Indeed, Justice White's opinion indicates evidence such as that of good personal hygiene practices while in prison might properly be treated as irrelevant. Id. at 1672 n. 2.
In Hitchcock v. Dugger, 481 U.S. 393, 107 S.Ct. 1821, 95 L.Ed.2d 347 (1987), Justice Scalia, for a unanimous Court, reversed a Florida death sentence where the record "could not be clearer that the advisory jury was instructed not to consider, and the sentencing judge refused to consider, evidence of nonstatutory mitigating circumstances." Id. 107 S.Ct. at 1824. The defendant had requested that there be taken into account "the testimony concerning petitioner's family background and his capacity for rehabilitation," matters which were not included in the statutory mitigating circumstances. Id. at 1824. The Court held that "the exclusion of mitigating evidence of the sort at issue here renders the death sentence invalid," citing Skipper and Eddings. Id.
The Florida statutory mitigating circumstances as set out in the opinion, id. at 1823 n. 3, did not include potential for rehabilitation or lack of future dangerousness or any analogous consideration (nor any general or residual mitigation category). Nor did they include matters such as troubled family history or turbulent upbringing (here, evidence that as a child the twenty-year-old defendant had the habit of inhaling gasoline fumes, as an apparent result of which his mind tended to wander, and that he was one of seven children of a poor family whose father died of cancer), although they did include whether the crime was committed while "under the influence of extreme mental or emotional disturbance" and whether defendant's capacity to appreciate the criminality of his conduct or to conform it to the requirements of law was "substantially impaired." The opinion contains no discussion whatever of the possible relevance of these latter factors to the "family background" claims of petitioner.
The opinion observes that no harmless error argument was made.
The next year the Court revisited the Texas statute in Franklin, where it found no constitutional error in the refusal of a requested jury instruction that any of the special issues could be answered negatively "if you find any aspect of the Defendant's character or record or any of the circumstances of the offense as factors which mitigate against the imposition of the death penalty." Id. 108 S.Ct. at 2325 n. 4. The only mitigating evidence was that defendant's prison service for several years both before and after the offense was without any disciplinary incident. Id. at 2324. Justice White's plurality opinion, joined by the Chief Justice and Justices Scalia and Kennedy, observed that "the Texas courts have expressed resolute adherence to Lockett" in the decade since it was decided, id. at 2326, and rejected the contention, based on the "`independent' mitigating weight" language of Lockett, that defendant's "prison disciplinary record reflected so positively on his `character' that the instructions . . . should have provided the jury with a `mechanism through which to impose a life sentence' even if the jury otherwise believed that both Special Issues should have been answered `yes.'" Id. at 2329. Justice White also expressly rejected the claim that the Constitution required that the jury, even if it answered the special issues affirmatively, be "still entitled to cast an `independent' vote against the death penalty," stating that "this submission is foreclosed by Jurek, which held that Texas could constitutionally impose the death penalty if a jury returned `yes' answers to the two Special Issues" and that " Jurek has not been overruled; and we are not inclined to take any such action now." Id. at 2330. The plurality opinion asserts that " Lockett does not hold that the state has no role in structuring or giving shape to the jury's consideration of . . . mitigating factors," id., and that "we have never suggested that jury consideration of mitigating evidence must be undirected or unfocused." Id. at 2331. Recognizing that "two lines of cases" — Eddings and Lockett on the one hand and Gregg and Proffitt on the other — "are somewhat in `tension' with each other," Justice White notes that nevertheless "the Texas capital sentencing system has been upheld by this Court . . . precisely because of the way in which the Texas scheme accommodates both of these concerns." Id. He continues by stating:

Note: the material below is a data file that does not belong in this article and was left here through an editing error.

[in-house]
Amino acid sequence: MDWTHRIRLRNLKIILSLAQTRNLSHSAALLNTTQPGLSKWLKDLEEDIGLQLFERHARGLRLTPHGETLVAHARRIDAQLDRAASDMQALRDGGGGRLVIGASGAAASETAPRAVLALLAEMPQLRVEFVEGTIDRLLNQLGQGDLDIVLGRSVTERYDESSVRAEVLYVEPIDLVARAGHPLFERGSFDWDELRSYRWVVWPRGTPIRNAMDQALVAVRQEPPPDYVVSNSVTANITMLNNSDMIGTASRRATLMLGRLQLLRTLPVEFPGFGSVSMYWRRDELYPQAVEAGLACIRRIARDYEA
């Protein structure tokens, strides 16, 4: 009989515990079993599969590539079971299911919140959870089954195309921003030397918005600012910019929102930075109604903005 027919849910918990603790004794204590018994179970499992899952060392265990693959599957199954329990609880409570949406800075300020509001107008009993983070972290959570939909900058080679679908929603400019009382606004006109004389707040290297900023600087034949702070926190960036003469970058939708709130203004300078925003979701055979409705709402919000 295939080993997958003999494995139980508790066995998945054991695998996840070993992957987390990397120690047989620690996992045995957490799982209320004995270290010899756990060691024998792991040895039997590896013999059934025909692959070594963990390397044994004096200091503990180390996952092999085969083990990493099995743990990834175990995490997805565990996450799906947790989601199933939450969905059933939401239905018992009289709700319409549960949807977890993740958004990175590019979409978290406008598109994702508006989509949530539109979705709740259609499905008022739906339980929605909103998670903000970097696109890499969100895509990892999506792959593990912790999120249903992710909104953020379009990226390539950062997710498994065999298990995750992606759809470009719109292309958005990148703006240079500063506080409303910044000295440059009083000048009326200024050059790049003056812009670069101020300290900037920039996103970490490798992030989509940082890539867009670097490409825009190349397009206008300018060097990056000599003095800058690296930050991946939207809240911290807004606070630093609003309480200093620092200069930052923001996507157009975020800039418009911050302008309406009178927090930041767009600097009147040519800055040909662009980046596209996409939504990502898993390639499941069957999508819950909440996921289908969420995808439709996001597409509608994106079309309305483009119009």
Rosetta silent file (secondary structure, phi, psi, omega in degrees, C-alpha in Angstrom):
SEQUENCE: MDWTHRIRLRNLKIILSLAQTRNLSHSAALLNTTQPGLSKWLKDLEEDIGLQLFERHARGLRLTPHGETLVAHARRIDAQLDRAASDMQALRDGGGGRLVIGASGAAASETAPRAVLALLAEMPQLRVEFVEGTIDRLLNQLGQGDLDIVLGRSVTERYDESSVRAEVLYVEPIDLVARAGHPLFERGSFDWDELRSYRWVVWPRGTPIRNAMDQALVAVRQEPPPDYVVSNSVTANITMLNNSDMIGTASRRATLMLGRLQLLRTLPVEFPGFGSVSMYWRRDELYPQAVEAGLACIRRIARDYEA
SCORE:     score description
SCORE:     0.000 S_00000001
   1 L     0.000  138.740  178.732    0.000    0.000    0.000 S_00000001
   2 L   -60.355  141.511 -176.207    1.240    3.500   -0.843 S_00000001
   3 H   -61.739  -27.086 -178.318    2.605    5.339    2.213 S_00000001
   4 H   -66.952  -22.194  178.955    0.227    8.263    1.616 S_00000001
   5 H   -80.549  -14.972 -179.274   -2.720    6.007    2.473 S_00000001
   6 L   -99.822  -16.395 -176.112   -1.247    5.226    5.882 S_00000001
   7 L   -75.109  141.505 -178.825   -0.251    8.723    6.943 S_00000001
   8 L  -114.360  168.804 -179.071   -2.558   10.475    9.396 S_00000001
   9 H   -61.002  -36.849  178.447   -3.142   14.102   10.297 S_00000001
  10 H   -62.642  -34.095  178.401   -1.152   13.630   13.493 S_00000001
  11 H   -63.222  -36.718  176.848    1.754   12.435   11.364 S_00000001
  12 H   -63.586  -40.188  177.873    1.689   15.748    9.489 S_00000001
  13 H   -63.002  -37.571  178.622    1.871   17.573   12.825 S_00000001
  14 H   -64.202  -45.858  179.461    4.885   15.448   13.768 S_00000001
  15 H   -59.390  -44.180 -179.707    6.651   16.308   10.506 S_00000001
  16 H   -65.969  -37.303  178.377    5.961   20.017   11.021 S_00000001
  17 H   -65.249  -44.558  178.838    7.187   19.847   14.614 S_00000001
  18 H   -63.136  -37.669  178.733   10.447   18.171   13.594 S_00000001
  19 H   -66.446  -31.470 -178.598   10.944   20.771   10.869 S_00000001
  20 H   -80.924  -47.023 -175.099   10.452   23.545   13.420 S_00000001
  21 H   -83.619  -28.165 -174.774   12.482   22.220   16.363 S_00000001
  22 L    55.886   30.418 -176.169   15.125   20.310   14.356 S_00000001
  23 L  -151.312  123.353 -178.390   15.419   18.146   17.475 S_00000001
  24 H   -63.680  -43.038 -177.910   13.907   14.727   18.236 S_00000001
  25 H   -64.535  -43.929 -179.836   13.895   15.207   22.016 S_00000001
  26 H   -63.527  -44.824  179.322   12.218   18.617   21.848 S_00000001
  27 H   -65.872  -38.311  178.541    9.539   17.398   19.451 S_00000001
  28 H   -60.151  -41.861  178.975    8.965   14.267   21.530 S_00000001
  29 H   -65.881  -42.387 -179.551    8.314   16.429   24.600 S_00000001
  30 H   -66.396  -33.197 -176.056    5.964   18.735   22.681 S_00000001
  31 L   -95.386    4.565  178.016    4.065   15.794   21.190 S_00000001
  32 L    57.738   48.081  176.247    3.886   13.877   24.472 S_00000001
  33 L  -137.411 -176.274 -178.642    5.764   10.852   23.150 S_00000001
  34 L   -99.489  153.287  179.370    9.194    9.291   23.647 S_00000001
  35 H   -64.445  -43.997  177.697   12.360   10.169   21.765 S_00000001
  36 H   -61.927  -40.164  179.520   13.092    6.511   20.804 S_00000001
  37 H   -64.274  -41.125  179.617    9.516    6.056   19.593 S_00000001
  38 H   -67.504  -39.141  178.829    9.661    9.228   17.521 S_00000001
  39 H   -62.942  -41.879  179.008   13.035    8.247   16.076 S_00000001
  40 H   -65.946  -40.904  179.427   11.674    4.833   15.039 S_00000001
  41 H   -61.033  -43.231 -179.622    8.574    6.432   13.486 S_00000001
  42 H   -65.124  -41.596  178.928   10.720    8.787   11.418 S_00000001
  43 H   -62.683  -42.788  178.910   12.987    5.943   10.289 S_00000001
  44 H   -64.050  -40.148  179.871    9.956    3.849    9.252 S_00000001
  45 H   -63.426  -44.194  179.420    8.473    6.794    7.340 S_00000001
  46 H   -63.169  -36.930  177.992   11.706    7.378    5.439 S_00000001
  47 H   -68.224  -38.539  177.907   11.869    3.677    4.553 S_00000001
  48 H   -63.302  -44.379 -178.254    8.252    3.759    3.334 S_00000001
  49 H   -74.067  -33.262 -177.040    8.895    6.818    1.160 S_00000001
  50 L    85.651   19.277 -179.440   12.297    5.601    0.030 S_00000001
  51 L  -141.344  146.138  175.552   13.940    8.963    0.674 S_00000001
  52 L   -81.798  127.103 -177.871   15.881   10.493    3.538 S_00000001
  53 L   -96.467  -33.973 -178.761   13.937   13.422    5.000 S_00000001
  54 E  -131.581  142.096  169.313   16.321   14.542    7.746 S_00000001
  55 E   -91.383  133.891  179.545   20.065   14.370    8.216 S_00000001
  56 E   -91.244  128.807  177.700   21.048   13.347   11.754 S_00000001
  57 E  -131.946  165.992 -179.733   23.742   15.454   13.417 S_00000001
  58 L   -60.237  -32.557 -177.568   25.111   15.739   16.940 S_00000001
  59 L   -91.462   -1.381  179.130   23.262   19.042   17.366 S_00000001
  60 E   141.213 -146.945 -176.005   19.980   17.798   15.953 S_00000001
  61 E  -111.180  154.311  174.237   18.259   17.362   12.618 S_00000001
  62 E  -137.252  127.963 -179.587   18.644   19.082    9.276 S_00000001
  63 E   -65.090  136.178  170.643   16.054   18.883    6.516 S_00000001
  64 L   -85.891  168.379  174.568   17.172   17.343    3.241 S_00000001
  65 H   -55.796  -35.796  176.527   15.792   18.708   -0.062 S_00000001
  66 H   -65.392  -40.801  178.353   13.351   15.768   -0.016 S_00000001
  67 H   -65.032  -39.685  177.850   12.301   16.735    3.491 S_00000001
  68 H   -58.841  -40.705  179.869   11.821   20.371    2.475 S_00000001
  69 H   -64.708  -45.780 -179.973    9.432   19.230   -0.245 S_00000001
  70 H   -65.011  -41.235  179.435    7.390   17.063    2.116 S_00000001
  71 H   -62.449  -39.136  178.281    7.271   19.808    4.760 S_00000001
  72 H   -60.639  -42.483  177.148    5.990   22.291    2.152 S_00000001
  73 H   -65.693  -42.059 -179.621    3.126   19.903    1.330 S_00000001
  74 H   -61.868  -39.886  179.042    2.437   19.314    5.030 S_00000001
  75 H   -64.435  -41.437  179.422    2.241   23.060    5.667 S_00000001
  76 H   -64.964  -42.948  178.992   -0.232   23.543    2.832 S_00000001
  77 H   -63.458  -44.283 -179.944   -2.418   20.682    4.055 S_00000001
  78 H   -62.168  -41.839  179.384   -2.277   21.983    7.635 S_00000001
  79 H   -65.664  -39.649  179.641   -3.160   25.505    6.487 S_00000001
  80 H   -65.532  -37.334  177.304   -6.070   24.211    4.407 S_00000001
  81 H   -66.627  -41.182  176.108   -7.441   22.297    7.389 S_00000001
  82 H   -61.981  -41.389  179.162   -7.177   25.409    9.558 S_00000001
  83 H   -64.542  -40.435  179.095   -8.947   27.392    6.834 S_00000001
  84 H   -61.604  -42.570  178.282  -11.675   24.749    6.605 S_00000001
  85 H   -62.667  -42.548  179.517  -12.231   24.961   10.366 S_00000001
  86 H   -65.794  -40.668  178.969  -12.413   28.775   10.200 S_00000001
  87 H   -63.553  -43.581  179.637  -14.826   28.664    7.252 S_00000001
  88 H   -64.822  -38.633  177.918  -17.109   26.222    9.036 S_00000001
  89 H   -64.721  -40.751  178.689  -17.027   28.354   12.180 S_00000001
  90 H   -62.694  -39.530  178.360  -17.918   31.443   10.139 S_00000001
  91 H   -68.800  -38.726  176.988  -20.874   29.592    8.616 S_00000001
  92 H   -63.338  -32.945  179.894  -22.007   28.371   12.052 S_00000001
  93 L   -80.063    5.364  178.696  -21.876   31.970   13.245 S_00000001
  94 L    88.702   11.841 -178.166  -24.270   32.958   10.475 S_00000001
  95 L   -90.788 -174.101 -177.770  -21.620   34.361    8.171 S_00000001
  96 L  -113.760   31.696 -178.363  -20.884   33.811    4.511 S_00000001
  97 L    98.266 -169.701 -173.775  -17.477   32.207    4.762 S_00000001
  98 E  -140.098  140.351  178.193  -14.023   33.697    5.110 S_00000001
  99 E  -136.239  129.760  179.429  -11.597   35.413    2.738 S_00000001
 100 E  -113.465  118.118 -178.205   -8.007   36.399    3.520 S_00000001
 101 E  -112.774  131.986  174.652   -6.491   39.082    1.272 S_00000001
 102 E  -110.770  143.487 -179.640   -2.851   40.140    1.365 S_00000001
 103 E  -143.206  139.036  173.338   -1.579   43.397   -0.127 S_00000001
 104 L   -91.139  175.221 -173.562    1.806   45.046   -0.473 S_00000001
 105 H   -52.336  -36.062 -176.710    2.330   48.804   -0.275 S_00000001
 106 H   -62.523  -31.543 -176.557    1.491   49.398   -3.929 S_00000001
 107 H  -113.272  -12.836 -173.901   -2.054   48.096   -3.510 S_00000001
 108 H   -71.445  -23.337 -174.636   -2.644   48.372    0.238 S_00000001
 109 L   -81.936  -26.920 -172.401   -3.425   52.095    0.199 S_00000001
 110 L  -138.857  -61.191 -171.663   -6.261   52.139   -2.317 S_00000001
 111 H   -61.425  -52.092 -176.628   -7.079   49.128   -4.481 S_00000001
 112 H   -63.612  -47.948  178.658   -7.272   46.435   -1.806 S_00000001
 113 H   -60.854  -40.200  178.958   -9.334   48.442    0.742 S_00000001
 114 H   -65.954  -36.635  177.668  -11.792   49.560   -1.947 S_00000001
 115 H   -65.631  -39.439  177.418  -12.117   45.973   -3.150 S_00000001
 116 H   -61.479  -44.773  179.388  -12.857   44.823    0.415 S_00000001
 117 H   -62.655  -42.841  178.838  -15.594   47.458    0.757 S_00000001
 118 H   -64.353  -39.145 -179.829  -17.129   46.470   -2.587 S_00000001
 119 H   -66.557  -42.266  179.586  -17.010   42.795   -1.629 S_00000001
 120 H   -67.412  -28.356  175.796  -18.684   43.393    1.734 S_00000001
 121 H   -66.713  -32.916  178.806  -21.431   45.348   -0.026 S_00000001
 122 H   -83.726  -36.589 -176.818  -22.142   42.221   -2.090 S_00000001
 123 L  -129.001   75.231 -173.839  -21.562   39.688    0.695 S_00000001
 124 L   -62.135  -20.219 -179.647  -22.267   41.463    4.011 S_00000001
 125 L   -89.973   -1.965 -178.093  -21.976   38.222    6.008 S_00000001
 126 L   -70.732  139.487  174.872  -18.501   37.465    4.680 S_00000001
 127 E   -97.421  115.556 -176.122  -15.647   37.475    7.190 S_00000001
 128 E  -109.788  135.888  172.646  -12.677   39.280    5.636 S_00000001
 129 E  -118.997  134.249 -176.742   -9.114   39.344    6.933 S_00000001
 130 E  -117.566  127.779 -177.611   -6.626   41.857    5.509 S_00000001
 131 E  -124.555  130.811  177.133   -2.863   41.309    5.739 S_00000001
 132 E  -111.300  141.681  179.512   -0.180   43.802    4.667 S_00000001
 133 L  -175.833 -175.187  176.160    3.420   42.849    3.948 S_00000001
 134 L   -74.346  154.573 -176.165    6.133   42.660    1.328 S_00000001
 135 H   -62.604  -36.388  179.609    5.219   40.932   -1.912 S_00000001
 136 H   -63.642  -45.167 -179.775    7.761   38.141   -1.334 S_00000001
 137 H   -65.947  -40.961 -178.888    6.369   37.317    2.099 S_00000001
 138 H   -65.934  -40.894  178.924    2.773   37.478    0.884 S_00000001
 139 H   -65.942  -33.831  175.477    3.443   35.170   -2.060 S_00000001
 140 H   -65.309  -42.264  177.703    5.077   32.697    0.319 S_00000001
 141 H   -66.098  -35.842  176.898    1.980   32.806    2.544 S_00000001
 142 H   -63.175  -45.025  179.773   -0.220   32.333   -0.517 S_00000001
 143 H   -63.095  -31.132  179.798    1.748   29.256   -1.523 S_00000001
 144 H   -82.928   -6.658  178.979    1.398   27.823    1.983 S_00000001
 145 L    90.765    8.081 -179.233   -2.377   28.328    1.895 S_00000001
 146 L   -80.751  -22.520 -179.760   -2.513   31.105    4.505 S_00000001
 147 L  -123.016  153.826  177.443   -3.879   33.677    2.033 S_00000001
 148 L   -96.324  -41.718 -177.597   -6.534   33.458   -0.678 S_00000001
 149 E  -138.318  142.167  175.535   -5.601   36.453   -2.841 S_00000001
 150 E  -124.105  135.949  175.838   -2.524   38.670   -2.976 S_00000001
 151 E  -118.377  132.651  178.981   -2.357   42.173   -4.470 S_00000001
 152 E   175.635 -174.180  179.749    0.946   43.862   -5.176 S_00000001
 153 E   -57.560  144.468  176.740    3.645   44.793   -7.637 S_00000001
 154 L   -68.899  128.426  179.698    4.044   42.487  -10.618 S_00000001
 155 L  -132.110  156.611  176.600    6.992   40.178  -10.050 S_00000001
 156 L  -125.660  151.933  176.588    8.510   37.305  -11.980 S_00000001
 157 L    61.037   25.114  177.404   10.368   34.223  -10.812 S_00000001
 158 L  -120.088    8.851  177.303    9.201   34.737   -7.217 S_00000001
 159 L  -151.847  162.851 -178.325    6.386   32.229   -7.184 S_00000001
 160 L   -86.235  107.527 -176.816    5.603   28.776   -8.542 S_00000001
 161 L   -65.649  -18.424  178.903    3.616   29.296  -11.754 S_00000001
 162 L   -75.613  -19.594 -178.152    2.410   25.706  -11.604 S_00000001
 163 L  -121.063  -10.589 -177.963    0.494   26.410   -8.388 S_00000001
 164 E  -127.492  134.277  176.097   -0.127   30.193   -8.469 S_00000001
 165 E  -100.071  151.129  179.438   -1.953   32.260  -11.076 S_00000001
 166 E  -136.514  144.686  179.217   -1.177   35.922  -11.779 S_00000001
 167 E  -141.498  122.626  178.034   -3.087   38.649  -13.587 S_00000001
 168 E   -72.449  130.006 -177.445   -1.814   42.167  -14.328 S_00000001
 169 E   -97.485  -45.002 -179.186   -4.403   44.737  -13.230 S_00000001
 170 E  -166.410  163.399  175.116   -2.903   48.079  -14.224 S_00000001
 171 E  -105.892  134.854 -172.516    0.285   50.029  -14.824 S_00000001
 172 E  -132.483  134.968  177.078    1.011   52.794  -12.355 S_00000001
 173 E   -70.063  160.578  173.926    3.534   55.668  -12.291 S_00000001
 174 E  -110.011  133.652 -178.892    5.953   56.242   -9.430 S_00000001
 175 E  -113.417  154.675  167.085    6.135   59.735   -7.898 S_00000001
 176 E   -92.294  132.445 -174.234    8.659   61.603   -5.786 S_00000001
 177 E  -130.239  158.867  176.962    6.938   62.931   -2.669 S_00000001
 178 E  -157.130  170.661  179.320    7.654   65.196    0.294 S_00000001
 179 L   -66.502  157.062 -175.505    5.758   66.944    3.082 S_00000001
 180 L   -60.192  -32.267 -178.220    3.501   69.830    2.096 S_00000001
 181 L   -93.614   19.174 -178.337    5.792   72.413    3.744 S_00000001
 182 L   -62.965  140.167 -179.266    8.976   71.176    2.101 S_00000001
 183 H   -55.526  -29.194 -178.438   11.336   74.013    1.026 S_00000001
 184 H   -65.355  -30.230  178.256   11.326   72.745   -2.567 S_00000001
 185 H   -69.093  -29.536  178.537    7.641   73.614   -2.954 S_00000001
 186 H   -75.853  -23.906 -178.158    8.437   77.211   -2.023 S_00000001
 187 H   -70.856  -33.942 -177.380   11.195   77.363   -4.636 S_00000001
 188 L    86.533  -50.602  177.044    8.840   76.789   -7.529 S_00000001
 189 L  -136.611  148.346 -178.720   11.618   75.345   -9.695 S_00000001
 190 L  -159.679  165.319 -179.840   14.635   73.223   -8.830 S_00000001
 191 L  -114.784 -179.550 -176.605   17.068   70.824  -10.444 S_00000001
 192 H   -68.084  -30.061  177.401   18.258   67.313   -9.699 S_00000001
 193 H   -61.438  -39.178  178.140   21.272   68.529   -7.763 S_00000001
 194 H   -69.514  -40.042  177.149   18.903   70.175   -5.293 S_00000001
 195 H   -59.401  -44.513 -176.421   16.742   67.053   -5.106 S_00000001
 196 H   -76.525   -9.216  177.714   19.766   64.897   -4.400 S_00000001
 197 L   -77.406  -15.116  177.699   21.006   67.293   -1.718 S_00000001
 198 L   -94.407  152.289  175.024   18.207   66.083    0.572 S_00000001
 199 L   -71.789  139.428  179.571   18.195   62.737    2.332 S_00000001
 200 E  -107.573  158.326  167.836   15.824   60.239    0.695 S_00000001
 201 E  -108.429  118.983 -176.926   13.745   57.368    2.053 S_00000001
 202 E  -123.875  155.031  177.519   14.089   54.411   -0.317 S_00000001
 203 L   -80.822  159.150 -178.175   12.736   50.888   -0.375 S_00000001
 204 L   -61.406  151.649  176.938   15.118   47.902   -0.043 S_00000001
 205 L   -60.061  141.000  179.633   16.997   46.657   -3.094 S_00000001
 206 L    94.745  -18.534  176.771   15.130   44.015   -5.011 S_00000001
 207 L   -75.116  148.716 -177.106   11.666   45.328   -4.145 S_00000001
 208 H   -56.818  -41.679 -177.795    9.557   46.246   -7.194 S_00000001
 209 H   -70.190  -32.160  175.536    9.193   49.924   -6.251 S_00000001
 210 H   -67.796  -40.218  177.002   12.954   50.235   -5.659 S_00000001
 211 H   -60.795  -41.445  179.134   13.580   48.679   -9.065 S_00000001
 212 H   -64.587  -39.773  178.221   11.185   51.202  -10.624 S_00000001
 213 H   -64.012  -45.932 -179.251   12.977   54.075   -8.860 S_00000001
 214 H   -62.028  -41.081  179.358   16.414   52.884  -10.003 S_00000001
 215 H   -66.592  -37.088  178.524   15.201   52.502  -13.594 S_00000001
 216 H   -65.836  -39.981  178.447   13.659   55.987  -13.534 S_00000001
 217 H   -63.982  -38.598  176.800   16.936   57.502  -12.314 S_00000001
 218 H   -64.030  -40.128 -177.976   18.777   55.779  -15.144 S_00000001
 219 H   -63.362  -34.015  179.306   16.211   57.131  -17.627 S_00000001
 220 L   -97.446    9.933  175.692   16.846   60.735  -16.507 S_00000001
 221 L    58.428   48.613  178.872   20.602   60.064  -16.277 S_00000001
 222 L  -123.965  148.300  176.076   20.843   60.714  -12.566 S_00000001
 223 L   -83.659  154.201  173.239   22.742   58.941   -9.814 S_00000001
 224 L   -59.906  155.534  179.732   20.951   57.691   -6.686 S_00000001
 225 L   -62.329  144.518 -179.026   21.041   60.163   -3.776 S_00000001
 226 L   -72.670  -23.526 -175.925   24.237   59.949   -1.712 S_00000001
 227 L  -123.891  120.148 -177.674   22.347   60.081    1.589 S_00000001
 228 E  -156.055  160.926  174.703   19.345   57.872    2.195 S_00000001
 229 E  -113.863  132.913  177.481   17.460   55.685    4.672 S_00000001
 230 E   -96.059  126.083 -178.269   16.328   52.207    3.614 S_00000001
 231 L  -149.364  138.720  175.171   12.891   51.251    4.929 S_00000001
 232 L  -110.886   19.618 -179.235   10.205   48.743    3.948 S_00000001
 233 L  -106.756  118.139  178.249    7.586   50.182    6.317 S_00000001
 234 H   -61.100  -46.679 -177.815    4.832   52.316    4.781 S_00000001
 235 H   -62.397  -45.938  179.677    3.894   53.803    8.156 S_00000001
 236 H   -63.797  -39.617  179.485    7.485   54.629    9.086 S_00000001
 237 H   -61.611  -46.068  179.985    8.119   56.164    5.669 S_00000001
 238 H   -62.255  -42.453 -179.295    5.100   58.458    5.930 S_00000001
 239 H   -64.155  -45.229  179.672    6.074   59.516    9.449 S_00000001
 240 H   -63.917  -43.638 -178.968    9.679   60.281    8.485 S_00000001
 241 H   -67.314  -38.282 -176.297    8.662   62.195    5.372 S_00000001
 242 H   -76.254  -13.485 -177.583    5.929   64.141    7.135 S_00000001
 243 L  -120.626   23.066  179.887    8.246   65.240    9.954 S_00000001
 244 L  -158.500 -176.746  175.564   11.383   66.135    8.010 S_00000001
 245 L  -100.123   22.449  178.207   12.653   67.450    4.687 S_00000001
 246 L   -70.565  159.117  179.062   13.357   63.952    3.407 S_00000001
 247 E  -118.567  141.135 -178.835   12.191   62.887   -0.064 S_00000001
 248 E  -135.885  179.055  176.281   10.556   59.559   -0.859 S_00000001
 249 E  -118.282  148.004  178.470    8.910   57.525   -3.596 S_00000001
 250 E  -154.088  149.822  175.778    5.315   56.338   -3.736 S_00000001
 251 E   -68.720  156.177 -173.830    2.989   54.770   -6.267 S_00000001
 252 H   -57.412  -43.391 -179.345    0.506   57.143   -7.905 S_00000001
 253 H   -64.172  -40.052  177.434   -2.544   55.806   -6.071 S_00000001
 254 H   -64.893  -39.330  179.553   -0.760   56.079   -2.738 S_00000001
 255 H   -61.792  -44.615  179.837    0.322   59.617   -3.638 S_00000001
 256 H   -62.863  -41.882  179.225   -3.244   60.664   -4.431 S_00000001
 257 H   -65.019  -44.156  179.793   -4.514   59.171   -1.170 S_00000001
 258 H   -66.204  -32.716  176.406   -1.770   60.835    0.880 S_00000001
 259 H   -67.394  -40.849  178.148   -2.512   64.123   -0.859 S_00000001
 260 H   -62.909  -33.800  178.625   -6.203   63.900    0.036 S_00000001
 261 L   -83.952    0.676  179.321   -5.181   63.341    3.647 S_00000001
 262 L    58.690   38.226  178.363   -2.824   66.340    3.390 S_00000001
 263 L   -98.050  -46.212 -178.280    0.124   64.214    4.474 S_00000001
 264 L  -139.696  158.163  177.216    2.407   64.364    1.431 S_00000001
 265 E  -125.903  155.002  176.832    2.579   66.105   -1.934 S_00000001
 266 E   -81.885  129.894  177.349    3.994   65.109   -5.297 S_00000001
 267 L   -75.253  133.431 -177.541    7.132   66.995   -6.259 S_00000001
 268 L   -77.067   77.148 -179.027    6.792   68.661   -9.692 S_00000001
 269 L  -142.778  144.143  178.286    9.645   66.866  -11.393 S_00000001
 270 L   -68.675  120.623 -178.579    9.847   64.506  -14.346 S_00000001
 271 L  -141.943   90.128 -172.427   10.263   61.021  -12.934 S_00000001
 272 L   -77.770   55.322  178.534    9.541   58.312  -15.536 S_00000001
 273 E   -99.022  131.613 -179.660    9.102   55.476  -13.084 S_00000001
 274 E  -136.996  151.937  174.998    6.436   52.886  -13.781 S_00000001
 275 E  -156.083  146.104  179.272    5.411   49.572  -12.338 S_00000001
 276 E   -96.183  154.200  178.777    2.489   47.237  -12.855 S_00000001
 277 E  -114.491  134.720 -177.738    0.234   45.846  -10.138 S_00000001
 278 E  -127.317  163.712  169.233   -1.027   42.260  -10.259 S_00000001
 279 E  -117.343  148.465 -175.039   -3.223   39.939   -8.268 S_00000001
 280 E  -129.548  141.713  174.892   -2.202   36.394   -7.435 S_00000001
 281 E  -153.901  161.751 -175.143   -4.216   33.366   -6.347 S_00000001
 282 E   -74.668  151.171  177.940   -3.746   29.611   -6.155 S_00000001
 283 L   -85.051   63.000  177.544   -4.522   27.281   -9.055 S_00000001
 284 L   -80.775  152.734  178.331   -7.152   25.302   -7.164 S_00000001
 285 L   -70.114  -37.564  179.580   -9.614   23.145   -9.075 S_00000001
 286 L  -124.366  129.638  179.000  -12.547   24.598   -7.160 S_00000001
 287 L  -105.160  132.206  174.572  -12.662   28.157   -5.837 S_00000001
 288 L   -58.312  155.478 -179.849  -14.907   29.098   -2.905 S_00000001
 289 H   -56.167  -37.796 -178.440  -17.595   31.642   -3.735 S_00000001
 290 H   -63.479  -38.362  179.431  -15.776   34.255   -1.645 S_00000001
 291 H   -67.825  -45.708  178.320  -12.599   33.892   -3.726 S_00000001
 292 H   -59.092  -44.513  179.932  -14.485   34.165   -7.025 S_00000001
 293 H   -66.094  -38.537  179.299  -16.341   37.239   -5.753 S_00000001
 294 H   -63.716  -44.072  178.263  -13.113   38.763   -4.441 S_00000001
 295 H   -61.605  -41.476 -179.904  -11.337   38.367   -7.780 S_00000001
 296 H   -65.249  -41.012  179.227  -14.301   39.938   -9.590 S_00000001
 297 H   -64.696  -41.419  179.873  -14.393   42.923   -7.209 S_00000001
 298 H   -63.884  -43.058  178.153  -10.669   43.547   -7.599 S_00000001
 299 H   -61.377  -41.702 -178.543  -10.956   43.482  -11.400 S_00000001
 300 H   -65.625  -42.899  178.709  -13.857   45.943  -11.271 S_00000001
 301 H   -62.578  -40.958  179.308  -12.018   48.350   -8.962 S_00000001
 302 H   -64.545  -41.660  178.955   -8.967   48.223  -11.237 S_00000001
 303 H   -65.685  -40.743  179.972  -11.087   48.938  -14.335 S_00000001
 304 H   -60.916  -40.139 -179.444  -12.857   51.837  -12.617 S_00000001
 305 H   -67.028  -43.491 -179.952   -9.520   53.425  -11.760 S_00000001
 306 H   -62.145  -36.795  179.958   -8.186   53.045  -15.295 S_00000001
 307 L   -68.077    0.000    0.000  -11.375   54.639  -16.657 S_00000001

"Doubtlessly this is why this Court originally approved Texas' use of Special Issues to guide jury discretion in the sentencing phase, notwithstanding the fact — expressly averted to in the plurality opinion for the Court — that mitigating evidence is employed in the Texas scheme only to inform the jury's consideration of the answers to the Special Issue questions." Id. (emphasis added).
Justice Stevens, joined by Justices Brennan and Marshall, dissented, concluding the defendant's evidence of freedom from disciplinary violations during several years of imprisonment was relevant as mitigation in respects other than simply as it bore on his future dangerousness. Such evidence indicated "that petitioner's character was not without some redeeming features" and that he "may have virtues that can fairly be balanced against society's interest in killing him in retribution for his violent crimes," id. at 2335, and, by suggesting that his commission of the offense was "not in keeping with his . . . usual qualities or fruits," bore on his "culpability" for the offense as well as on his future dangerousness. Id. at 2336. Justice Stevens concluded that absent some special instruction such as the defendant had requested "it is probable that the jury misapprehended the significance it could attach to mitigating evidence that was descriptive of petitioner's character rather than predictive of his future behavior." Id. at 2337. This in Justice Stevens' view rendered the sentence invalid under Lockett and Eddings and related cases.